This is what gives the northern Okinawa coastline its rugged beauty as well as its higher elevations. Because the rocks are very old and as a result of the weathering effect of time and the elements, the formations here are extremely jagged, all the more picturesque and at the same time, all the more dangerous. Though rock slides are rare, they are still quite possible because the old rock formations are so fragile. Even still, it’s not uncommon to see visitors at the cape going beyond the barriers and out to the far edges of the cliffs for photo opportunities as well as to take a peek down to the coral reefs below.
In addition to the vistas at Hedo, from this vantage point looking back toward the village of Hedo, there is a rather unique looking observation tower that resembles a giant Yonbaru Kuina. The Kuina, also called the “Okinawa Rail” is a flightless bird unique to the far northern extremes of Okinawa and an endangered species. They are extremely shy and opportunities for photos of these birds in the wild are exceptionally rare. As such, many opt for a trip to this unique observation point for a quick photo op.
The cliffs at Hedo are majestic in their own right but looking south from the tip of the island one cannot help but notice the majesty of the escarpment known as Kongou Sekirinzan. This rugged outcropping of rocks sitting high above the cape has become an attraction in its own right. The property was purchased some years ago by the same organization that runs the “Okinawa World” tourist attraction which is home to the famous Gokusendo Cave.
A controversy arose when the new ownership group decided to improve the facility to enhance tourism. Locals fought against the plans as the hills held great religious significance. The park is home to several “Utaki” or “holy places” where the locals would worship and perform rituals according to the traditions of the indigenous Okinawa religion. The region is also believed to have at one time been home to “Holy person(s)” or mountain priests known in the Japanese language as “Yamabushi.”
There is a modest fee to see this eco-park that boasts five hiking trails, one of which is barrier free. The jagged rock formations are spectacular. To access the park, one has to stop at the entrance center and after paying the price of admission, take a bone jarring bus ride to visitor’s center near the top of the escarpment. When your hiking fix has been fully satisfied, visitors have the option to ride the bus back down the hill or walk the last trail that winds down the mountain and past several old and majestic “Gajimaru” or “Banyan” trees.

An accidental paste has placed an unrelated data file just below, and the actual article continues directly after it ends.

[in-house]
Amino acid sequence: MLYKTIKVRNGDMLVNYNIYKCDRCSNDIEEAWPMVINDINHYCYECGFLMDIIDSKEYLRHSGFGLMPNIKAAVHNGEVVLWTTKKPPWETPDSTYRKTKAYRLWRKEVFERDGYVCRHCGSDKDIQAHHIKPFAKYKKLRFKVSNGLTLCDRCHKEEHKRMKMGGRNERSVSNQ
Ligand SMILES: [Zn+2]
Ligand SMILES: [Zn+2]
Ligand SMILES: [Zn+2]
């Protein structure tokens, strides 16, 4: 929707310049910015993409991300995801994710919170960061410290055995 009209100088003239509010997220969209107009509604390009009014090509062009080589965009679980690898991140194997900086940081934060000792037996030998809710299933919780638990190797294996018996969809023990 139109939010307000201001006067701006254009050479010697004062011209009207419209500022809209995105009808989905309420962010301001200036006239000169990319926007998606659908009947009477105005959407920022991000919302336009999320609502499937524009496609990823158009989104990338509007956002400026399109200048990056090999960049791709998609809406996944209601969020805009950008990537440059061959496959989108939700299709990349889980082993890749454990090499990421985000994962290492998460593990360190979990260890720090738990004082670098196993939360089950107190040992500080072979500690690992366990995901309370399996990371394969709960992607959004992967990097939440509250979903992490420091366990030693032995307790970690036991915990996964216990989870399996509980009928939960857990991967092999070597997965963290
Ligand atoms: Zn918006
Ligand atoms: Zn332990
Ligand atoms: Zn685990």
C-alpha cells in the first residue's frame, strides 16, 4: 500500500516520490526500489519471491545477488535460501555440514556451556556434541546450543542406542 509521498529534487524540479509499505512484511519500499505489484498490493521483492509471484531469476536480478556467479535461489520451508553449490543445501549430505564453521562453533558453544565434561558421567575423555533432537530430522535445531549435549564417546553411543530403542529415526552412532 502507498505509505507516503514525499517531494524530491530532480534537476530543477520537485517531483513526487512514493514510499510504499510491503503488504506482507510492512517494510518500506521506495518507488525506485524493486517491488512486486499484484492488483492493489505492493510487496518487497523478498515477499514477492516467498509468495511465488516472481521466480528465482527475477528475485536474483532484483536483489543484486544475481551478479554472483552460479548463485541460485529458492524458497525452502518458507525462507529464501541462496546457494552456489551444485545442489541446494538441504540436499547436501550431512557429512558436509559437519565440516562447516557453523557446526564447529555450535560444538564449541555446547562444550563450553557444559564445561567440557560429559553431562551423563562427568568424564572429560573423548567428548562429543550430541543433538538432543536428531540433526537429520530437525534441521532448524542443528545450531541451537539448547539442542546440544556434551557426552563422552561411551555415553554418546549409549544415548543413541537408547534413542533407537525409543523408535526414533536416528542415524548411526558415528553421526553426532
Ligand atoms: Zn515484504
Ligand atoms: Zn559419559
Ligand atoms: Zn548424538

Along at least one of the hiking trails, visitors will pass right by worship altars that are still in use to this day. There are many majestic rock formations. One particularly jagged formation is said to resemble a flash of lightning and yet another known as “Picasso rock” resembles two lovers embracing for a kiss. One trail takes visitors near the very top and offers a fantastic view of the cape as well as the surrounding islands of Yoron, Izena and Iheya.
There is bus service available way out here but, anyone who wants to make a trip to this remote region will probably prefer to drive. But before returning to civilization, I would recommend one more stop. Just a two minute drive from Kongou Sekirinzan is a fantastic overlook point called Kayauchibanta. The name, when translated from the original “Hogen” or “Okinawa dialect,” means that if you scatter straw to the winds it will scatter everywhere. I know, not real original or inspiring but then again don’t blame me, I didn’t make it up!
This is another outstanding scenic point that sits high on the cliffs above the East China Sea side and overlooks the sleepy little fishing village of Ginama. If you want to take a spectacular photo of a sunset, this is the place for it. This spot is most often missed by people because the tunnel shortcut that now takes people from Ginama up to Hedo Misaki passes directly underneath it.
Hedo Misaki is also a popular destination for young people during the New Year celebration. Not only is it the most northern point on Okinawa, it is also one of the more eastern points too. As such, it is a popular place to gather and celebrate or just camp out and see the first sun rise of the year.
Photographers interested in visiting should plan on spending the whole day. In addition to its spectacular sunrises and sunsets, the early morning or late afternoon light, as a result of the lower angle of the sun, cuts down on glare as well as makes the colors of your photographs much more vivid. If a visit to Okinawa is in your plans anytime soon, I’d strongly recommend a visit to the Hedo region. It has it all for a variety of appetites and deserves to be explored.